Tour the JFA

The JacksonvillJFA Exterior 1890_Page_05e Female Academy was located on the 400 block of College Avenue. I say “was” because it was demolished to make way for the Jacksonville High School gymnasium in the 1950s.

There are countless photos and etchings of the building’s exterior, but the interiors are mostly left to the imagination. Why should we care what the interior looked like? There’s much to be gained from knowing what students kept in their rooms, how classrooms facilitated student learning, and how the decor reflected domestic ideals. In 1890, school administrators advertised recent renovations by including interior sketches in the catalog. Why sketches? Flash photography was still a novelty in 1890, making interior photographs nearly impossible in rooms without natural light. At the very least, though, parents could rest assured that their daughters would enjoy modern conveniences such as clean, municipal water (which ran hot and cold), steam heating and ventilation systems, a telephone, and close proximity to a professional fire fighting service (complete with “fire engines, hose, hook and ladder”). Such conveniences impart middle class sensibilities to prospective students and their parents by emphasizing the fitness of the facility as much as the rigor of the academic program. This is perhaps best evidenced by the sketches of three parlors and “The Glass Room” compared to two small sketches of classrooms. Interestingly, there are no people in the sketches of sunny, tidy rooms. Take that for what you will. If you would like to read the entire catalog, you can download the entire PDF here.

JFA Chapel 1890

The Chapel

JFA Catalog 1890 2_Page_29

Principal’s Office, looking appropriately learned and stern.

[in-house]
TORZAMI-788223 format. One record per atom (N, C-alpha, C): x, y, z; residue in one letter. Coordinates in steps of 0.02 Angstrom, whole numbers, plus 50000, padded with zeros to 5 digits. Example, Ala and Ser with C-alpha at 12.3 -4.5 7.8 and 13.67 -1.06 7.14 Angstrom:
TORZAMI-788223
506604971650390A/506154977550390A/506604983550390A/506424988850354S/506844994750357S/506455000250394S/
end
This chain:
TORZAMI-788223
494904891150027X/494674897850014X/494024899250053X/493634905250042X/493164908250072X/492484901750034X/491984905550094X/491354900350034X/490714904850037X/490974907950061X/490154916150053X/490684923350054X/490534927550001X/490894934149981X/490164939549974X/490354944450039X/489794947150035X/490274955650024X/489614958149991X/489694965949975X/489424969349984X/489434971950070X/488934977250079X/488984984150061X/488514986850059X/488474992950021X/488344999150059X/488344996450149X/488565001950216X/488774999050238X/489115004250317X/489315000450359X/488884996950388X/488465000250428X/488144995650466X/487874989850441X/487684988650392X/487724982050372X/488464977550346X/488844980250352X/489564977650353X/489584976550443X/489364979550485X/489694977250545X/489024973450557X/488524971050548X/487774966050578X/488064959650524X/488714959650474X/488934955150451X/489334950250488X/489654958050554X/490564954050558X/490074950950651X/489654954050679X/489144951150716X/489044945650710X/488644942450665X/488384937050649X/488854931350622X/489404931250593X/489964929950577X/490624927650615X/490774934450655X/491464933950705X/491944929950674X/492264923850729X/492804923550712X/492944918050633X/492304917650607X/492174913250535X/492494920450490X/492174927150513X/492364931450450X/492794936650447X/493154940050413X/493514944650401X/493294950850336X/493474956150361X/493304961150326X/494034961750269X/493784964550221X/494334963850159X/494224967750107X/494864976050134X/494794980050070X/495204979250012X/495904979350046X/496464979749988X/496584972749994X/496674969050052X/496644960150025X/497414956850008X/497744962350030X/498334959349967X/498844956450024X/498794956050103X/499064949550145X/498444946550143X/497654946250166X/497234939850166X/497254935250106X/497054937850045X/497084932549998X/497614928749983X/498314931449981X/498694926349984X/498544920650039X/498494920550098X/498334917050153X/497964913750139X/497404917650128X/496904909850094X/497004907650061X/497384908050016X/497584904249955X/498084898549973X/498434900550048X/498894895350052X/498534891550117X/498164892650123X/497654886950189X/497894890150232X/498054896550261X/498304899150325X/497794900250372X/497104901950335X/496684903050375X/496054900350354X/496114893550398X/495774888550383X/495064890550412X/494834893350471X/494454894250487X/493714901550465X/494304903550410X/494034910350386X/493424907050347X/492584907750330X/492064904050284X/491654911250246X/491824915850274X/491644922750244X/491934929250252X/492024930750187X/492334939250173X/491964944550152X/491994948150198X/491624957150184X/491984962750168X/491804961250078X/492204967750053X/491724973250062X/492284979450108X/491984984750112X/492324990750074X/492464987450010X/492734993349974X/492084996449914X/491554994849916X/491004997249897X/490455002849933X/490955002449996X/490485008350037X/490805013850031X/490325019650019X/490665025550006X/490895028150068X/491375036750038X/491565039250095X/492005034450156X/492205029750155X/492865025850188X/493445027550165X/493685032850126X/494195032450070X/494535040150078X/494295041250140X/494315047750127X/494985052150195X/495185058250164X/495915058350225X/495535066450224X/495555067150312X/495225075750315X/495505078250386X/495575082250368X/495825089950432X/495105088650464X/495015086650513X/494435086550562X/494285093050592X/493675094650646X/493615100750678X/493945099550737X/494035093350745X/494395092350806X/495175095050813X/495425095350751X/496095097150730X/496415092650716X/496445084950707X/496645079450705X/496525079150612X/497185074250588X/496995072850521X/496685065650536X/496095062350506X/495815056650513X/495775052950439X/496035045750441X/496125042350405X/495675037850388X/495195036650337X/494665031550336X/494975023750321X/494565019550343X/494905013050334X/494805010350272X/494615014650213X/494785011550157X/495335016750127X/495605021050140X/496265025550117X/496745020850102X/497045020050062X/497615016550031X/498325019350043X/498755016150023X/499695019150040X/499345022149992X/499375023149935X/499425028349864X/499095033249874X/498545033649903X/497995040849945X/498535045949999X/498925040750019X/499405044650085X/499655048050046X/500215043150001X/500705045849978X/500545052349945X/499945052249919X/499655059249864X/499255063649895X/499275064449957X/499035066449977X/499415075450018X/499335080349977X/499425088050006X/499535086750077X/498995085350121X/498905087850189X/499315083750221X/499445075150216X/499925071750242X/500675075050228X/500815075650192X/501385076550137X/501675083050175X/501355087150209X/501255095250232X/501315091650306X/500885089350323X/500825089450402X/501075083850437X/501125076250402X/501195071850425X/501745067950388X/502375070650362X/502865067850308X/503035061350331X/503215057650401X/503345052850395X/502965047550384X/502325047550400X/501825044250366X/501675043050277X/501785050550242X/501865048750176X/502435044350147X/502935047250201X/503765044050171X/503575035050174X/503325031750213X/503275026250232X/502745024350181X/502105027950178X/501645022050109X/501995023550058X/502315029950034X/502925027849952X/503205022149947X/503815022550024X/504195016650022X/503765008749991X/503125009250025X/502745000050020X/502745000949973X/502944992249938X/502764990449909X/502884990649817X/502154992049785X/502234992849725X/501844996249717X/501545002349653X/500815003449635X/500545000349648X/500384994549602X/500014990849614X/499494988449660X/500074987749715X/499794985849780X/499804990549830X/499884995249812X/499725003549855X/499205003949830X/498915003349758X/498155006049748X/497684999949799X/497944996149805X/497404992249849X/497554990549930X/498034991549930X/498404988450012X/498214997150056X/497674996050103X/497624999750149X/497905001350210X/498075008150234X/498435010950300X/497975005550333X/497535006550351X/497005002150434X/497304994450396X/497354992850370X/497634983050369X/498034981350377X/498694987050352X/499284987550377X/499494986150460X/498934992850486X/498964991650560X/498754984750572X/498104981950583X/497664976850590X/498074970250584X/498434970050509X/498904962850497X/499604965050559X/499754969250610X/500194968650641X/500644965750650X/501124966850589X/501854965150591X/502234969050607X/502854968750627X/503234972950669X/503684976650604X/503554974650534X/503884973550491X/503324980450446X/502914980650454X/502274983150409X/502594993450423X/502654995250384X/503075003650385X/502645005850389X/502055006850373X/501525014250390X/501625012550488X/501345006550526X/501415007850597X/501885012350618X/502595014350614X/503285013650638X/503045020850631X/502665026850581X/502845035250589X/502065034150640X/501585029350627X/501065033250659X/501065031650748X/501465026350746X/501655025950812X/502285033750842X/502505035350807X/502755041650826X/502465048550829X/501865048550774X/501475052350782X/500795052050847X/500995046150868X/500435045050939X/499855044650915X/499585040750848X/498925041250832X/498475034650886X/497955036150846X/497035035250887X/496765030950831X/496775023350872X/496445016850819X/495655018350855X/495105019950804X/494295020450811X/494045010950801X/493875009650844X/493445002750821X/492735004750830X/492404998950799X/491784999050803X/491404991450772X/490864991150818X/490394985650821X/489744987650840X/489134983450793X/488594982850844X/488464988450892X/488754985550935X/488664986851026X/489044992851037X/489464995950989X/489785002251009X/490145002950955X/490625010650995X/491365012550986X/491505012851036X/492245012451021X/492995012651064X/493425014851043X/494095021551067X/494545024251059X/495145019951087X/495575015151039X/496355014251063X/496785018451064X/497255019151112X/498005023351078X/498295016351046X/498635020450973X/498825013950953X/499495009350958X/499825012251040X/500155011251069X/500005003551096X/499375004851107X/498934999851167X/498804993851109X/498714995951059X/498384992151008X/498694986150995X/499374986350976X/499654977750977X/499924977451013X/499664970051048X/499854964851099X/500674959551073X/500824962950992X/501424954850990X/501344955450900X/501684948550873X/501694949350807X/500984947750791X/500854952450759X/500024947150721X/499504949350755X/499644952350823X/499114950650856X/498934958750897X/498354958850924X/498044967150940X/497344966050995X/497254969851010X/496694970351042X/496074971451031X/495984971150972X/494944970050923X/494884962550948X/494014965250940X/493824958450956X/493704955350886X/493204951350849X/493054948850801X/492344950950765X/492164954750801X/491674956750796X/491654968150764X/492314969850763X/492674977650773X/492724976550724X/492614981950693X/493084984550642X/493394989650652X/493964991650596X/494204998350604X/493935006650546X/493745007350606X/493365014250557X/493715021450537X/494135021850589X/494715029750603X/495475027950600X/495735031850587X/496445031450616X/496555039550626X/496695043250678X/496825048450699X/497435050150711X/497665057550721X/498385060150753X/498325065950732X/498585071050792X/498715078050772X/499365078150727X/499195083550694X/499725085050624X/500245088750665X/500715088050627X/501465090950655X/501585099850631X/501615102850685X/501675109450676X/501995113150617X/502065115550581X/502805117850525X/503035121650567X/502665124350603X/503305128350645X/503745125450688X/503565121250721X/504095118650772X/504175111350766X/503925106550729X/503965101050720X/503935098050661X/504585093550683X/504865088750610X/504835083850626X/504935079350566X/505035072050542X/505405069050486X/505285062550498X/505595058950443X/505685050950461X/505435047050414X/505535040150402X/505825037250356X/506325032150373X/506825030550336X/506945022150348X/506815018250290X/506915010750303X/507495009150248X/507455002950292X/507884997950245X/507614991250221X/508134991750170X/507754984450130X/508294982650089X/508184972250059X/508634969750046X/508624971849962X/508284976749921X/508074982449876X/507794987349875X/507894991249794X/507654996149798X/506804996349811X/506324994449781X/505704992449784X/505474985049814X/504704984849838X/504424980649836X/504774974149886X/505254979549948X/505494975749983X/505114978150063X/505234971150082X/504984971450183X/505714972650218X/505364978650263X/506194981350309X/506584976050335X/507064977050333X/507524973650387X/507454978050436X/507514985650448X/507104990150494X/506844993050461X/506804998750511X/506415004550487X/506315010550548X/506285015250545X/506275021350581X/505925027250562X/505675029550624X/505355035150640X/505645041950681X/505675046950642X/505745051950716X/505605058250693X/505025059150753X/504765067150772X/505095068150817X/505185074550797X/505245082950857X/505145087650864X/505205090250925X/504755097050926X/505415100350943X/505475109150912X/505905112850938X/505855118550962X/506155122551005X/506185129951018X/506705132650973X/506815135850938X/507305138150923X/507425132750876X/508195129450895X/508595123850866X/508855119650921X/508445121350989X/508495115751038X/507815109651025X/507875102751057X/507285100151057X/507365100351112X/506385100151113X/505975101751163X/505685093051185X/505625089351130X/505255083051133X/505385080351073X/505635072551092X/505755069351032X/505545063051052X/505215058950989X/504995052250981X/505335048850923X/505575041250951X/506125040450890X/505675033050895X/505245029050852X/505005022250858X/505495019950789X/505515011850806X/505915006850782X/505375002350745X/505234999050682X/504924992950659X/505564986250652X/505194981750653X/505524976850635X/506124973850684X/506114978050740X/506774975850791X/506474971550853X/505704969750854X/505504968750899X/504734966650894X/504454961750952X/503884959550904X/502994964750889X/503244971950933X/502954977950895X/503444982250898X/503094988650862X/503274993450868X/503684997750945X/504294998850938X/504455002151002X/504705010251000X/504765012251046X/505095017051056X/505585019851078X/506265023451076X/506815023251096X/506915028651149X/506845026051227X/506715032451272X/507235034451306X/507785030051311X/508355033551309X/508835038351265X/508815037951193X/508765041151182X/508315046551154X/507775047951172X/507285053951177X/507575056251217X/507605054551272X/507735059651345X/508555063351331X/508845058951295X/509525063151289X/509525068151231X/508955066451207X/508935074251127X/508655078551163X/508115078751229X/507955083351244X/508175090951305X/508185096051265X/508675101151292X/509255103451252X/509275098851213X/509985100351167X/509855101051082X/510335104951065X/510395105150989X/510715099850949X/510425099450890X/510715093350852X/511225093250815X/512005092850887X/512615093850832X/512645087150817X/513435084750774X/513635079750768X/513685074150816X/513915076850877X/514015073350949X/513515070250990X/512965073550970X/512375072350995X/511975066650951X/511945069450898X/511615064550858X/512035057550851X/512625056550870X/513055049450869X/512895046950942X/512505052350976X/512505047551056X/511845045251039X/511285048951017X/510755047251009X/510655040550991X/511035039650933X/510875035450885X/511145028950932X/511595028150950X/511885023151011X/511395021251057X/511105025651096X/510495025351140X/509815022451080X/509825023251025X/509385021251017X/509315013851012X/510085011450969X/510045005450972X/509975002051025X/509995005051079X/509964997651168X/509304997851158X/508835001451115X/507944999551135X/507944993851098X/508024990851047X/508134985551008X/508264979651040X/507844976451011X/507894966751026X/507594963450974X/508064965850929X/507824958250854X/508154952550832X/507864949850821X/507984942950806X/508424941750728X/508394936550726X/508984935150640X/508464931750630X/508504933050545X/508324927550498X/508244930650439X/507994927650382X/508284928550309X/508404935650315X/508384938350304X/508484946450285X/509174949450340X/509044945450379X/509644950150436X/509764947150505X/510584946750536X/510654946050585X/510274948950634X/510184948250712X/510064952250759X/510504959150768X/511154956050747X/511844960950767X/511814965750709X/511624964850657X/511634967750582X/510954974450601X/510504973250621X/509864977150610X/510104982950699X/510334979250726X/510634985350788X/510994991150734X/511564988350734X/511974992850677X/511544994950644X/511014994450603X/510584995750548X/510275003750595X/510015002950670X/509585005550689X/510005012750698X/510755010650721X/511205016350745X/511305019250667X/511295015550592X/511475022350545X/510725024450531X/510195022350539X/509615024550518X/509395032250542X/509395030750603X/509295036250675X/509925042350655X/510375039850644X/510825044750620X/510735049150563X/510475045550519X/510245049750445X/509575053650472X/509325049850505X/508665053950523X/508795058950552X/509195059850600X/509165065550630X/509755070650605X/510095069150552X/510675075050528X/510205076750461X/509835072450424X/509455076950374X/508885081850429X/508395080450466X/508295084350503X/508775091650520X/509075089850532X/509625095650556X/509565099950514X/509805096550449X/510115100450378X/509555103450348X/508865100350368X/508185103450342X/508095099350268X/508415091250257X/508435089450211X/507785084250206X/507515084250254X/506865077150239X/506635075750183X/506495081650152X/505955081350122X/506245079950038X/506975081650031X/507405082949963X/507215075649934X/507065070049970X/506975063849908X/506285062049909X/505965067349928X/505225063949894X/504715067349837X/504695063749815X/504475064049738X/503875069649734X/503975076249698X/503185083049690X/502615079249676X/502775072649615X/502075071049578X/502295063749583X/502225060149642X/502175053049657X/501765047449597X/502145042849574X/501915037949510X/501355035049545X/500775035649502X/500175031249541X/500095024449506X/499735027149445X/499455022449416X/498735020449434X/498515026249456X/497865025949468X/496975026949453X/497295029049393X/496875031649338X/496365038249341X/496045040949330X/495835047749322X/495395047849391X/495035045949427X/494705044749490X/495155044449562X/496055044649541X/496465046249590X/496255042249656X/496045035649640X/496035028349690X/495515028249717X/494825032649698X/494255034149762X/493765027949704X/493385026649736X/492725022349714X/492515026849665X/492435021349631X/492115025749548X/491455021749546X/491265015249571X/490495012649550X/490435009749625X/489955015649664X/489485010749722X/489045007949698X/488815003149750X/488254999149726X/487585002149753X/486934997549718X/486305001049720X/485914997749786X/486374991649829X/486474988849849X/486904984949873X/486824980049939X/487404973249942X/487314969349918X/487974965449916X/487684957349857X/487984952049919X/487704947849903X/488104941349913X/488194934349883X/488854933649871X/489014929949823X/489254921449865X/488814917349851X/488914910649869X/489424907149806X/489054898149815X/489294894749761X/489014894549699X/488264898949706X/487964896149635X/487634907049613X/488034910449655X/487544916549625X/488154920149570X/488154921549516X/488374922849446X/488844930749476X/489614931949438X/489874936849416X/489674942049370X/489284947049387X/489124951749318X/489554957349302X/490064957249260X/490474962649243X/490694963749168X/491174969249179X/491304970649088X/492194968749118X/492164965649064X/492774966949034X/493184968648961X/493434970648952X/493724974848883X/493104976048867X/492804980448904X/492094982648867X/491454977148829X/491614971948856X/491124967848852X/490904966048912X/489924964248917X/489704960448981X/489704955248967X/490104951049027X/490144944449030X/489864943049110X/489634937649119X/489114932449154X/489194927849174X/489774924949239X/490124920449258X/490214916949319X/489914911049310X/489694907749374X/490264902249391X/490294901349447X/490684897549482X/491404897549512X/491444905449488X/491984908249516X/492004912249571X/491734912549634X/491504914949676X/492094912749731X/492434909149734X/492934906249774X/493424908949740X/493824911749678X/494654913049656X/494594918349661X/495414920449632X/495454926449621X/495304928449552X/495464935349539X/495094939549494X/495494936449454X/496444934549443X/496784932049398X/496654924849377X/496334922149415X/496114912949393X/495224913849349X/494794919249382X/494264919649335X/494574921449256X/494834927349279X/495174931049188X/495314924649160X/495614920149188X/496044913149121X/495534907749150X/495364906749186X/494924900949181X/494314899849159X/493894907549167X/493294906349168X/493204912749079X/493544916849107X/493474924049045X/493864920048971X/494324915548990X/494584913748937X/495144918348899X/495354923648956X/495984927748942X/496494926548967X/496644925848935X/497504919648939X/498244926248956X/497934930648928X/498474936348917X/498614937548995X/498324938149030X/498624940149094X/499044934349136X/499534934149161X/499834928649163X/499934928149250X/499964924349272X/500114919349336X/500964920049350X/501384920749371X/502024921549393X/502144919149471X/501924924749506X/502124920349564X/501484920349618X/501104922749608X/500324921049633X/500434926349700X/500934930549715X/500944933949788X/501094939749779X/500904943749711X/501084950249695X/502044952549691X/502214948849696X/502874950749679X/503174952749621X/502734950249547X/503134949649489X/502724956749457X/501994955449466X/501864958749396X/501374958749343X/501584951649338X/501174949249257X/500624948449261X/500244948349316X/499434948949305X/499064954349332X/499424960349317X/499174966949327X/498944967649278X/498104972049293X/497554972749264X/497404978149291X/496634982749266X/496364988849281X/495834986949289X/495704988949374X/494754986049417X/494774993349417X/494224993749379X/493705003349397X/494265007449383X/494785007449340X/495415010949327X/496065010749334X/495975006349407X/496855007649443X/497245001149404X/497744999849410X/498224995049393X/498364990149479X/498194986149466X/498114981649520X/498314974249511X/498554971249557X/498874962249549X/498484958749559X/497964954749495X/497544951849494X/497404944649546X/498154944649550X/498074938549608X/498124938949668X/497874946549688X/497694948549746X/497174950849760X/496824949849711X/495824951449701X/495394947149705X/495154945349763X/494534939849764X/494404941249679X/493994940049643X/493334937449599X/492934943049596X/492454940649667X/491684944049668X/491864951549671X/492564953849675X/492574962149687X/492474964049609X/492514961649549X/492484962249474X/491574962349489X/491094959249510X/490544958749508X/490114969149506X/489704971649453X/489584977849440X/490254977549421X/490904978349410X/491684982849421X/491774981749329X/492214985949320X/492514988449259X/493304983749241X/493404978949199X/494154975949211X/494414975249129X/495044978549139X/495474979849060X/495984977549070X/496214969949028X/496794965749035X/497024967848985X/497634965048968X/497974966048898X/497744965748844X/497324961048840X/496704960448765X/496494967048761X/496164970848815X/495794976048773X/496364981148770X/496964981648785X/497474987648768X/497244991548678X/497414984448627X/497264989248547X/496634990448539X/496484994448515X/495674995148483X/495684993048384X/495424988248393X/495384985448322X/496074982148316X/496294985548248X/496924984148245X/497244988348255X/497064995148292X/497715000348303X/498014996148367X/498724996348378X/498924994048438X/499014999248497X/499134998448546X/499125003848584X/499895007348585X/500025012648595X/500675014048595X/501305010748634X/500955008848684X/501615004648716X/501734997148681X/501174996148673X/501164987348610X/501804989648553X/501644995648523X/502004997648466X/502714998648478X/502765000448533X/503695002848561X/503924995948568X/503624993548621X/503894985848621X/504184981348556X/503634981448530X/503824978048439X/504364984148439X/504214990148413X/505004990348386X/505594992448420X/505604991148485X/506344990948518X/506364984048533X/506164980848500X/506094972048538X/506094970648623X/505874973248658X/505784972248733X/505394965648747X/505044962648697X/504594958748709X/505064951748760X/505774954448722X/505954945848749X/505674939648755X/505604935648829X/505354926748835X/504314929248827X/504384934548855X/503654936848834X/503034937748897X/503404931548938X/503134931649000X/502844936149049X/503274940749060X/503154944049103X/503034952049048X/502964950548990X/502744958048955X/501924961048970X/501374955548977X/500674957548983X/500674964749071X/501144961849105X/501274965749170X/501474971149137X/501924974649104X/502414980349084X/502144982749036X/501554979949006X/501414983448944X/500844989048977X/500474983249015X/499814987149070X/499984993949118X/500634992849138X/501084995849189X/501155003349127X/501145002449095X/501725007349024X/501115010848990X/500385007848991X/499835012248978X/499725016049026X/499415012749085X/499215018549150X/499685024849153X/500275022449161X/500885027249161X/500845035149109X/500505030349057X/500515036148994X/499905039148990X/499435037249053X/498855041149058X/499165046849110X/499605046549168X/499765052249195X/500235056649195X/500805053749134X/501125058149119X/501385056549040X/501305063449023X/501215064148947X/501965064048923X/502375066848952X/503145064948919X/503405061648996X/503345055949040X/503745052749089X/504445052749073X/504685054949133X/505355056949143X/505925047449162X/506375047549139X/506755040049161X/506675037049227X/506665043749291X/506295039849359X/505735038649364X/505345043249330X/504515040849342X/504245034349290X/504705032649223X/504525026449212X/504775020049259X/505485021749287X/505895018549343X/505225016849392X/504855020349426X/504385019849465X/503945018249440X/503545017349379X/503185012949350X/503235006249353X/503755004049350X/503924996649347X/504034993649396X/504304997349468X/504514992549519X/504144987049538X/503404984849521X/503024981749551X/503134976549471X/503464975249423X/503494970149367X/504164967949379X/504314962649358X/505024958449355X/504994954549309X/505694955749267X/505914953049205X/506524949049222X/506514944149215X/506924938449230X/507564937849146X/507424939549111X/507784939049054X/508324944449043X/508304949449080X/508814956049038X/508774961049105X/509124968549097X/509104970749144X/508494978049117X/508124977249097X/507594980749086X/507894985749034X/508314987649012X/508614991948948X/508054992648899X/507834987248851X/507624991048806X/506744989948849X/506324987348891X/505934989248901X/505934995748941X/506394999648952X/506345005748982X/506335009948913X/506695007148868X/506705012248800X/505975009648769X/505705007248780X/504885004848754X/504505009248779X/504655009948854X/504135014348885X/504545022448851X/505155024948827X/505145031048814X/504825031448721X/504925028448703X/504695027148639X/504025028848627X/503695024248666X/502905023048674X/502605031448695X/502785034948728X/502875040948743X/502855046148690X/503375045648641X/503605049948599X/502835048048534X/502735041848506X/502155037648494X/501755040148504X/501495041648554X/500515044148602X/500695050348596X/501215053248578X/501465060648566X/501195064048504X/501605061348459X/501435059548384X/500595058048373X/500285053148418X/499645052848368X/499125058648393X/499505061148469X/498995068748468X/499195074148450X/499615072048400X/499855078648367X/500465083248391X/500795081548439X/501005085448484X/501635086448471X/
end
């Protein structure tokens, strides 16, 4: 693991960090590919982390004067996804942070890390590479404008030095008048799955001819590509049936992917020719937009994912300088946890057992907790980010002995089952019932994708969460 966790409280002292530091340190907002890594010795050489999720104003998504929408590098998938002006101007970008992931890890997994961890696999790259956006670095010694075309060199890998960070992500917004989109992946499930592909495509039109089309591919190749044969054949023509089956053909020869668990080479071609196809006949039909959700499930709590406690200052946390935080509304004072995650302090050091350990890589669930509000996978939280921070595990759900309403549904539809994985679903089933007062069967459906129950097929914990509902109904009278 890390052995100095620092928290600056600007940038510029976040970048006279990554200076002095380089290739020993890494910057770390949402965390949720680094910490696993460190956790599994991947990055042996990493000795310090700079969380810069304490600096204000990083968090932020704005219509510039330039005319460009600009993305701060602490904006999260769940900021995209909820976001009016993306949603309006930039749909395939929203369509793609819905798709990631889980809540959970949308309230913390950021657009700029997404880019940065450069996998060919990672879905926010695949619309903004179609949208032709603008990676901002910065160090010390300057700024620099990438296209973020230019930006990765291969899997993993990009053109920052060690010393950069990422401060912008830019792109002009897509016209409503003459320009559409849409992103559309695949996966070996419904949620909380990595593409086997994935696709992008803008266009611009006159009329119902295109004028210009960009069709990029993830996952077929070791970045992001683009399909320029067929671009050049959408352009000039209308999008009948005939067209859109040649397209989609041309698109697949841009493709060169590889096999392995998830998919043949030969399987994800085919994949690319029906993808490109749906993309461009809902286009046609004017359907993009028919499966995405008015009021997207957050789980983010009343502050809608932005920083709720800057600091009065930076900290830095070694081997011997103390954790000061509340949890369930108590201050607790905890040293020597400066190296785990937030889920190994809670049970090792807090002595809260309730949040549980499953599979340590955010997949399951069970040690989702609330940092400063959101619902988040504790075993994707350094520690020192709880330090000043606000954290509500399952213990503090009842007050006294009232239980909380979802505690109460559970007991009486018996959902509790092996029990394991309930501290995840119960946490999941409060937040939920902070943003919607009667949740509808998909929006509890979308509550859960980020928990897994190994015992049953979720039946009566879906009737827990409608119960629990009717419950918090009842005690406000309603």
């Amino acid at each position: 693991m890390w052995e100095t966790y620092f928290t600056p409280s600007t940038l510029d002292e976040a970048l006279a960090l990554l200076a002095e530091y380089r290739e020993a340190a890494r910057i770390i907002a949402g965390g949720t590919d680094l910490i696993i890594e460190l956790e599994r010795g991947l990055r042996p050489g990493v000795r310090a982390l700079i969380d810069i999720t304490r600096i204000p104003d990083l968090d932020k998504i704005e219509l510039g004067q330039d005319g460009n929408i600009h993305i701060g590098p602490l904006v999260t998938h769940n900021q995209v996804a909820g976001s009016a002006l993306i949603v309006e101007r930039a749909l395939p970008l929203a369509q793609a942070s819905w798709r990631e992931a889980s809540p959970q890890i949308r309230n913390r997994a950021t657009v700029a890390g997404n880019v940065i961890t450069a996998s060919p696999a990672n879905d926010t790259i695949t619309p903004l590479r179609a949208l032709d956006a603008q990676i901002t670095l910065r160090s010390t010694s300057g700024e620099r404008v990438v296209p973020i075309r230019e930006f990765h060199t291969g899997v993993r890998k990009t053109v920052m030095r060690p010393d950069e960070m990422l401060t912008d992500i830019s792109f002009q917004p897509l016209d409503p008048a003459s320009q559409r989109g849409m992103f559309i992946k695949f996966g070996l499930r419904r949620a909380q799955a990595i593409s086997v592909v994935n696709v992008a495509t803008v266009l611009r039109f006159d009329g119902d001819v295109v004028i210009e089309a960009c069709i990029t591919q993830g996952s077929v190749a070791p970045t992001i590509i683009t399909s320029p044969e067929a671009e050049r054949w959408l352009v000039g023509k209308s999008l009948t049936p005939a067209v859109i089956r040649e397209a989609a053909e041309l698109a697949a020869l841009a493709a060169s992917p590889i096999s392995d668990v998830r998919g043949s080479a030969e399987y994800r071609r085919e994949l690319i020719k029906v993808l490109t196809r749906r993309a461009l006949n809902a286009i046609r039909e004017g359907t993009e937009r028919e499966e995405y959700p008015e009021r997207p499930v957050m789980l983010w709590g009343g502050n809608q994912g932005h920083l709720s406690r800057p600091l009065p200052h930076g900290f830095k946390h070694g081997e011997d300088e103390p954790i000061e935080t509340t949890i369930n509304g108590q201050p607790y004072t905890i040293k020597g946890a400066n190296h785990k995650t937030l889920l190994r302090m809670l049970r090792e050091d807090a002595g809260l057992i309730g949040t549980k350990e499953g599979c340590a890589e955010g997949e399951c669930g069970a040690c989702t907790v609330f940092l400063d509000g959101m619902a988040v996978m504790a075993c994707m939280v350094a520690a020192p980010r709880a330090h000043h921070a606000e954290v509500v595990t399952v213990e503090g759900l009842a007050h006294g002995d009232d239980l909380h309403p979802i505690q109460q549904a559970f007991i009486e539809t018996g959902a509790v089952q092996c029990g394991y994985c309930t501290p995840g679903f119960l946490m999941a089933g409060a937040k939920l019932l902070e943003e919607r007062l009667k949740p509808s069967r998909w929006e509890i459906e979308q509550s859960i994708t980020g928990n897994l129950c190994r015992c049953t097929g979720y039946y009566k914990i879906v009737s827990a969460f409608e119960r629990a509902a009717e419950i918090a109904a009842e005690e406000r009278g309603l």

JFA Cabinet Room 1890

The Cabinet Room, so-called because it was maintained by a cabinet of alumnae, housed artifacts and other items for use by students. In 1860, Principal Benjamin F. Mitchell (also an instructor of Natural Sciences) “commenced a collection of Geological Specimens, and of curiosities in Natural History,” and asked for any and all donations (according to the 1860 catalog). Thirty years later, it seems the collections were well-developed and included samples of papyrus, “relics” from Palestine, sea shells, minerals, fossils, geologic maps, an extensive collection of Midwestern Native American pottery and arrowheads, stuffed birds and small animals, ancient Roman coins, a sample of couscous (labeled “An African Food”), shark teeth, and a nondescript “skull.” And that’s barely the tip of the iceberg. I’m especially interested in this room because it indicates an emphasis on science and the emerging field of anthropology. Alumnae of the JFA collected most  of the items themselves, or knew enough to procure them from others.

JFA Student Room 1890

Surprisingly spacious student housing.

JFA Parlor 1890

Parlors throughout…

JFA Library 1890

The library. At some point, I hope to run across a catalog of books so we can learn what the students had at their disposal.

JFA Glass Room 1890

The Glass Room… because three parlors are not enough. Wouldn’t you love to what color the wallpaper was, or know whose bust that is gracing the discussion space?

JFA Classrooms 1890

Classrooms and learning spaces.

JFA Art Student 2 1890

Finally, a student at the School of Fine Art.

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